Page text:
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Cross-channel shoppers are better educated and have higher incomes than those who don’t shop across channels, a new Forrester study finds. But retailers must work hard to keep that web-to-store spending corralled.
Cross-channel shoppers have major buying power, according to a recent report from Forrester Research: in addition to what they buy online, they influenced more than $125 billion a year in offline sales last year, up 8% over 2004. But with a willingness to hop channels comes a willingness to switch brands, a fact that needs to be addressed strategically by multi-channel retailers, according to Forrester.
Abut 55% of U.S. online consumers cross-channel shop by researching a product online and then buying it offline, according to Forrester’s report, “Understanding U.S. Cross-Channel Shoppers. Those cross-channel shoppers are better educated and have higher incomes than those who don’t shop cross-channel. 49% of them have college degrees, compared with only 31% of non-cross channel shoppers; their average household income is $74,302 compared to $58,672.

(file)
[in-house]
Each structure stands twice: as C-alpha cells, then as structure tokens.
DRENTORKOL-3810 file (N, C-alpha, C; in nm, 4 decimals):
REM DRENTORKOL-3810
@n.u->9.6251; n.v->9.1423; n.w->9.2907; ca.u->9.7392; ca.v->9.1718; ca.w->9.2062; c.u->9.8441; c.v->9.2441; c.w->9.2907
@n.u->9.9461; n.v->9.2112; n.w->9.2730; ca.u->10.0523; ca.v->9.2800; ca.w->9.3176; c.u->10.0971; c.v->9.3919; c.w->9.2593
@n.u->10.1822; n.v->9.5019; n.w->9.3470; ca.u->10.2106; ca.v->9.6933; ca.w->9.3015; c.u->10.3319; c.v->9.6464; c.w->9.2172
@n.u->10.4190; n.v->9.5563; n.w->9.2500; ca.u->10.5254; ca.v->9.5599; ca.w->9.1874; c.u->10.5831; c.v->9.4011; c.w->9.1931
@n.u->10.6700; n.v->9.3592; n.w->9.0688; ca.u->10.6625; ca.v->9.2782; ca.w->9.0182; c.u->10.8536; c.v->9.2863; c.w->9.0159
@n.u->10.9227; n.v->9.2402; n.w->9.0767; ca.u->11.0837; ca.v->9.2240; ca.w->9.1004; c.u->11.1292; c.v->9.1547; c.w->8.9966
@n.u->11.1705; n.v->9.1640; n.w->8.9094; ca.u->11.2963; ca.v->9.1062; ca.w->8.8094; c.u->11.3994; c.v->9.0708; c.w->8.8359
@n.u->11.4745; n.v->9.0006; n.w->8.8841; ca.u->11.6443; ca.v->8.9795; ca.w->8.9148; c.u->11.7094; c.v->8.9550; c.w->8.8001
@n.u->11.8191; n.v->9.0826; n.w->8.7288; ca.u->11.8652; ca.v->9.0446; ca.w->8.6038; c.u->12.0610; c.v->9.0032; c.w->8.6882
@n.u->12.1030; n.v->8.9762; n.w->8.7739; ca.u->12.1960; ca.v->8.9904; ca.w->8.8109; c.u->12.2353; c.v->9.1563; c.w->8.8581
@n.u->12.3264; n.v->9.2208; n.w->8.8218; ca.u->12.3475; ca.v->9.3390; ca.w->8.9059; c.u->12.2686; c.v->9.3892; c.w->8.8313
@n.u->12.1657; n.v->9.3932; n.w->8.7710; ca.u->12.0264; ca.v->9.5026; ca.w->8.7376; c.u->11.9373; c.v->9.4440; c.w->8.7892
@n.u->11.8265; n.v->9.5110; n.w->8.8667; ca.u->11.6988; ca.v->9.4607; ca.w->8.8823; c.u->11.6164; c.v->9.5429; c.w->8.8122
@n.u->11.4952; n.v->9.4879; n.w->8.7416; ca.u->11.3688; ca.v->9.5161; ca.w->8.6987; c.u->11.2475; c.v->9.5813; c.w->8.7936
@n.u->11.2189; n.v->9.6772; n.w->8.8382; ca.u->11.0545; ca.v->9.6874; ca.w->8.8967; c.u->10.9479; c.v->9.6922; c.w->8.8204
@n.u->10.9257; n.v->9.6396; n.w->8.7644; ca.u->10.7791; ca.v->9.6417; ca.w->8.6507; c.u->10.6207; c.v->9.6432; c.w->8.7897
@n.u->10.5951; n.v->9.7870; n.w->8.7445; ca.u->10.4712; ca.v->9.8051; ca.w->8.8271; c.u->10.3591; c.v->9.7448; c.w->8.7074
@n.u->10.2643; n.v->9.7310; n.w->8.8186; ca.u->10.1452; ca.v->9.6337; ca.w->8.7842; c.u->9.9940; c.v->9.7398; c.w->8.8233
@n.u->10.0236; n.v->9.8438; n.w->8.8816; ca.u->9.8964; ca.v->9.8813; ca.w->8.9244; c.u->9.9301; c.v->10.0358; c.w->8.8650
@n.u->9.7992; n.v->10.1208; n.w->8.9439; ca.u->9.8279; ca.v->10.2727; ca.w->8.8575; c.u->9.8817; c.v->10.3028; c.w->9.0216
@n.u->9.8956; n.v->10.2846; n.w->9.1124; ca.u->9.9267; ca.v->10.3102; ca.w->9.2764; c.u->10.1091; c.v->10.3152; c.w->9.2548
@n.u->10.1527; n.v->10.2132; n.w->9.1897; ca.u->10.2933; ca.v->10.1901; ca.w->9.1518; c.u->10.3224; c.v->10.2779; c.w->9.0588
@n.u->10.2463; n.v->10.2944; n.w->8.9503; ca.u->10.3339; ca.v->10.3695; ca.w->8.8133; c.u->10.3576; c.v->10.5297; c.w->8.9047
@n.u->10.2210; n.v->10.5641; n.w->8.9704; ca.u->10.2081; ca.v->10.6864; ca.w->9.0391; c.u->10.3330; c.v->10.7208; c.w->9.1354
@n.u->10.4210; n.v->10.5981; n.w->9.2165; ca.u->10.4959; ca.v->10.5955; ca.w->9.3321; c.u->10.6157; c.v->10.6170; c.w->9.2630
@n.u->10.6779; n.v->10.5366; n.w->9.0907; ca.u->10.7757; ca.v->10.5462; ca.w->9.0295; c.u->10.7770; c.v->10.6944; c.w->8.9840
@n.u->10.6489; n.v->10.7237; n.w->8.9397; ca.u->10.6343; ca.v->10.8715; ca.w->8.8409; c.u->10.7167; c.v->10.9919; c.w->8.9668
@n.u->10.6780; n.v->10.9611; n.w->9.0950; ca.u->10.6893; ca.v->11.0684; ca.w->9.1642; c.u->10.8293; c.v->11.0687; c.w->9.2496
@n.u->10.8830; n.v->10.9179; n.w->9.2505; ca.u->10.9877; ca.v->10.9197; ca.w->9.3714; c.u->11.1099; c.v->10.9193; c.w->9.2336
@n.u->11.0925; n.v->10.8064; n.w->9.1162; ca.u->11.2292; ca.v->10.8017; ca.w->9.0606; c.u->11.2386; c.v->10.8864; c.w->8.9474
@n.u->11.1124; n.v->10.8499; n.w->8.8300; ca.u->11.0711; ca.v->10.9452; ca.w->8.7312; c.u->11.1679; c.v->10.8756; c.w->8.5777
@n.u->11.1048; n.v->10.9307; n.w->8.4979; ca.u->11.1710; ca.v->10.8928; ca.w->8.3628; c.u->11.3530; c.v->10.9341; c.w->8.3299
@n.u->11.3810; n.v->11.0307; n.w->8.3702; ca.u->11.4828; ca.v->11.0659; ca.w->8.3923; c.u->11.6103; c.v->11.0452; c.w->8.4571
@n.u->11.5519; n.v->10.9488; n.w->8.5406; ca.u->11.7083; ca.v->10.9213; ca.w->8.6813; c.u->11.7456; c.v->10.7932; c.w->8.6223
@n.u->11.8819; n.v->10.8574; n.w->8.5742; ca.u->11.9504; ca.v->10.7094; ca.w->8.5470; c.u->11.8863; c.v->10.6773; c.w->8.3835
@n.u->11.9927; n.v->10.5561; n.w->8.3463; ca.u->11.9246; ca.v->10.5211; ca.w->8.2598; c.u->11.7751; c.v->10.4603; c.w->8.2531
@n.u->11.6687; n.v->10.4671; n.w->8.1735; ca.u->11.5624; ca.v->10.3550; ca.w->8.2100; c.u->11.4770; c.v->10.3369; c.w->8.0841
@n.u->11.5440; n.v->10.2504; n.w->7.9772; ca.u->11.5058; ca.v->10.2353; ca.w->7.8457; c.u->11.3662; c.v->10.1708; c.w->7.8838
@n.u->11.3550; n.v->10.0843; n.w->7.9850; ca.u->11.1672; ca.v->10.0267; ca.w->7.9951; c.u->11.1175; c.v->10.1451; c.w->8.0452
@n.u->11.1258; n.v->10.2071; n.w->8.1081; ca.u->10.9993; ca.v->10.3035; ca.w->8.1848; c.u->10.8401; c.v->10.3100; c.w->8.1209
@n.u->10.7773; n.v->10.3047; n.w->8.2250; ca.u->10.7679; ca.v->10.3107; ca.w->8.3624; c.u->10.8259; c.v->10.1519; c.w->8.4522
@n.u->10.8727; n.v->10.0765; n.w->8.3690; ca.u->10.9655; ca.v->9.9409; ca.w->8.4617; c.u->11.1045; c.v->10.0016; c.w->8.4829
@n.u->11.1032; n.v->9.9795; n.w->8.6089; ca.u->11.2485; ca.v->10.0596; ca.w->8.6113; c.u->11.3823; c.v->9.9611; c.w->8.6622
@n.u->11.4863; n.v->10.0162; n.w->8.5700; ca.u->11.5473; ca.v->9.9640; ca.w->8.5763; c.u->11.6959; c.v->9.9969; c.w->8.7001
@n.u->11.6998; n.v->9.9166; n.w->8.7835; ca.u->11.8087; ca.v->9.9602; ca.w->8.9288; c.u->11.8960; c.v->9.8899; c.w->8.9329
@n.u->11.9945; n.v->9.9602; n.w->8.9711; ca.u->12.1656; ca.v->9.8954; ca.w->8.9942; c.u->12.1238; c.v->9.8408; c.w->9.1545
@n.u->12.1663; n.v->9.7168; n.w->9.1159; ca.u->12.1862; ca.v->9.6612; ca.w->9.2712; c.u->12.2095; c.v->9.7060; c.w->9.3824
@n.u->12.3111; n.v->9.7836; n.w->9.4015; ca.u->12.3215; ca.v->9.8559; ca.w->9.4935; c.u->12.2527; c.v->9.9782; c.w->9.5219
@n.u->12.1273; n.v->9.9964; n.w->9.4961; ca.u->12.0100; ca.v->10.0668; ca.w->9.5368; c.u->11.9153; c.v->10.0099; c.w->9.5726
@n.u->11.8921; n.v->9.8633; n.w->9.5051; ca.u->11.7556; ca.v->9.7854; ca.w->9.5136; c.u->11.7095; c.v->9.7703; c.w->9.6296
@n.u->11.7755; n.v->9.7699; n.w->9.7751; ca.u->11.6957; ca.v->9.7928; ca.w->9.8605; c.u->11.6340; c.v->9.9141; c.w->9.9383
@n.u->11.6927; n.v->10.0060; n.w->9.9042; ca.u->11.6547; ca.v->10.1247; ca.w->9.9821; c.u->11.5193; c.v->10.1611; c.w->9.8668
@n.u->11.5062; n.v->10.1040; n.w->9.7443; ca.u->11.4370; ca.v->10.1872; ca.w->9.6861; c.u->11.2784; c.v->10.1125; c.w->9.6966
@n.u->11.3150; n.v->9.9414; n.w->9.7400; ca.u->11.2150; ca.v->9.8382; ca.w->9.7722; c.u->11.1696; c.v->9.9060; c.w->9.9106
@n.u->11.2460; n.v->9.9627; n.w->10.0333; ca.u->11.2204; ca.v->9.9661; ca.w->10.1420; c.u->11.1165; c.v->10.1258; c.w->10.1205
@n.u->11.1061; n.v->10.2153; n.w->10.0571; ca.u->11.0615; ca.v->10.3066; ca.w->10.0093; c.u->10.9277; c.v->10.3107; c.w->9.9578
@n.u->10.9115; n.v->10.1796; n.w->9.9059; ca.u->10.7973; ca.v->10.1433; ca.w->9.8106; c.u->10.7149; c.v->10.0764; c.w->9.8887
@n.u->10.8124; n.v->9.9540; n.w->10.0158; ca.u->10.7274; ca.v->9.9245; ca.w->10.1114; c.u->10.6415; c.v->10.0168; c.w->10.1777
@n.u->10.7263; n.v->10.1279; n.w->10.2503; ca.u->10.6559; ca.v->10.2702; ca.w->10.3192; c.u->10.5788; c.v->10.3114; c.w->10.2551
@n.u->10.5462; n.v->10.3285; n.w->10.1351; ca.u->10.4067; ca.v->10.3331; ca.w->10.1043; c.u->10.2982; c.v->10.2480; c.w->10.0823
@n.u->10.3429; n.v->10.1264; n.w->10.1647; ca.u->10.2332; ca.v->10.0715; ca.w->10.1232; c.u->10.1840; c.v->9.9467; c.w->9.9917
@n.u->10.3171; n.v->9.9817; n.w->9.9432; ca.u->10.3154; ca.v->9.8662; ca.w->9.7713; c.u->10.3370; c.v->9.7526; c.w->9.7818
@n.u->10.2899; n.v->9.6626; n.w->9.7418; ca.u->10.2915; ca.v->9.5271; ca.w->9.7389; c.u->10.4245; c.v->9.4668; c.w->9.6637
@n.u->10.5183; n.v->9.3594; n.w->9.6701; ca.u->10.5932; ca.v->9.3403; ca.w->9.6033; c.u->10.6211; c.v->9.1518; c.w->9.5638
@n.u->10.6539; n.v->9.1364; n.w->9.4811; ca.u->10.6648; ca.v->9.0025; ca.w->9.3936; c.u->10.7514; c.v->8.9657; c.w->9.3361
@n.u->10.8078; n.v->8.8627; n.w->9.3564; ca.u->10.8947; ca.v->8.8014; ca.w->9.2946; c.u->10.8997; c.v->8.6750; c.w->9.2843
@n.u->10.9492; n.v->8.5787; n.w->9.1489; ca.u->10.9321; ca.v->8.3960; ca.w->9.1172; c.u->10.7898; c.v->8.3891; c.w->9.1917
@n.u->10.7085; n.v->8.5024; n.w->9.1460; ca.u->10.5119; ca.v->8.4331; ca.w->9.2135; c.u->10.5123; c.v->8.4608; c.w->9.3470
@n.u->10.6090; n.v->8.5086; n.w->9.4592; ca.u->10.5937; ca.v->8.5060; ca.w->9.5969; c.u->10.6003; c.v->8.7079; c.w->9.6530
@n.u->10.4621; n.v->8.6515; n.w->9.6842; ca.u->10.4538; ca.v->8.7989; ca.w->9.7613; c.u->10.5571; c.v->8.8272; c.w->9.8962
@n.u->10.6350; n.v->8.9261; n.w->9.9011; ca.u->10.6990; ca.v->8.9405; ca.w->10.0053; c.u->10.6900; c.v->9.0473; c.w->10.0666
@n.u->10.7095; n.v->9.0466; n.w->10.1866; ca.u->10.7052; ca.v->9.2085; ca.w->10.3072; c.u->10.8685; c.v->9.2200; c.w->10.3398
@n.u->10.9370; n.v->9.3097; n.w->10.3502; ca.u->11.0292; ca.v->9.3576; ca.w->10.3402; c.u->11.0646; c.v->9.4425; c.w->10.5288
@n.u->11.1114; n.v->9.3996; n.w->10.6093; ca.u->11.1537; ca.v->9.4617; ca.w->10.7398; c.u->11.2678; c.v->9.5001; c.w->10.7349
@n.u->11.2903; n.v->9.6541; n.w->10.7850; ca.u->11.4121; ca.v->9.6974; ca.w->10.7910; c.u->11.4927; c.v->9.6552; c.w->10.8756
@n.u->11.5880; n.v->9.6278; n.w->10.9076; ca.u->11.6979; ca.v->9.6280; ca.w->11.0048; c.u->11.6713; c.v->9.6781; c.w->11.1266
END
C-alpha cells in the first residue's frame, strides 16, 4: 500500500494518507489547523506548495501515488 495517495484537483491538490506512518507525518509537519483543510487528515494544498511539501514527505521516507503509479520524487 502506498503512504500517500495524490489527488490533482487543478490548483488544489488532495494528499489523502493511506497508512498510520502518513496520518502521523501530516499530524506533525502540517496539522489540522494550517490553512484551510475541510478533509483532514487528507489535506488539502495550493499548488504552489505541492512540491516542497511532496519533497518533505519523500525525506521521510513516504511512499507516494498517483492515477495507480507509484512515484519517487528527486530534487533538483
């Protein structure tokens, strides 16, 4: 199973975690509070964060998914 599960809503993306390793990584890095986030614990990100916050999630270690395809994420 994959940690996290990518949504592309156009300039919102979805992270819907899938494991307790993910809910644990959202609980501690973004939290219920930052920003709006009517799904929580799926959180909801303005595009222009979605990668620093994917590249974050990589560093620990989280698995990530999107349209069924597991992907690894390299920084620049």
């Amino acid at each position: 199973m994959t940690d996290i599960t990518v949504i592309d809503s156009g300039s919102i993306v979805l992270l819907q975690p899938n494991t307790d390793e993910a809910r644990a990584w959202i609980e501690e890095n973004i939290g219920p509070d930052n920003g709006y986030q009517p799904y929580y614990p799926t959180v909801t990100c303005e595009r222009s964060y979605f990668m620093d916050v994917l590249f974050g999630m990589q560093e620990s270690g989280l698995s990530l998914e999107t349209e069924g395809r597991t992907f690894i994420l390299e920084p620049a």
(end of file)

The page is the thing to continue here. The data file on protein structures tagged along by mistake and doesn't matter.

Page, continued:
Of the $125 billion cross-channel shoppers spent offline after researching online, complex purchases such as consumer electronics, appliances, and computer hardware captured the largest portion of those dollars, together representing about $44.5 million in offline purchases last year. Forrester also found that Wal-Mart, Target and the Home Depot captures the most cross-channel shoppers last year in the offline world. Amazon, eBay and Overstock.com captured the largest share of cross-channel shoppers’ online spending.
Although cross-channel shoppers spend big in stores, they don’t necessarily carry store loyalty across channels, Forrester’s research found. 49% of those surveyed said they bought their most recent cross channel purchase from a different offline retailer than the one where they conducted their online research. To keep those offline dollars corralled, online retailers where shoppers do research “should lead these folks by the hand as they cross channels,” says report author and Forrester analyst Tamara Mendelsohn. Among those tactics, retailers can facilitate in-store pick-up of online orders, and offer store-only coupons and incentives online, Forrester suggests.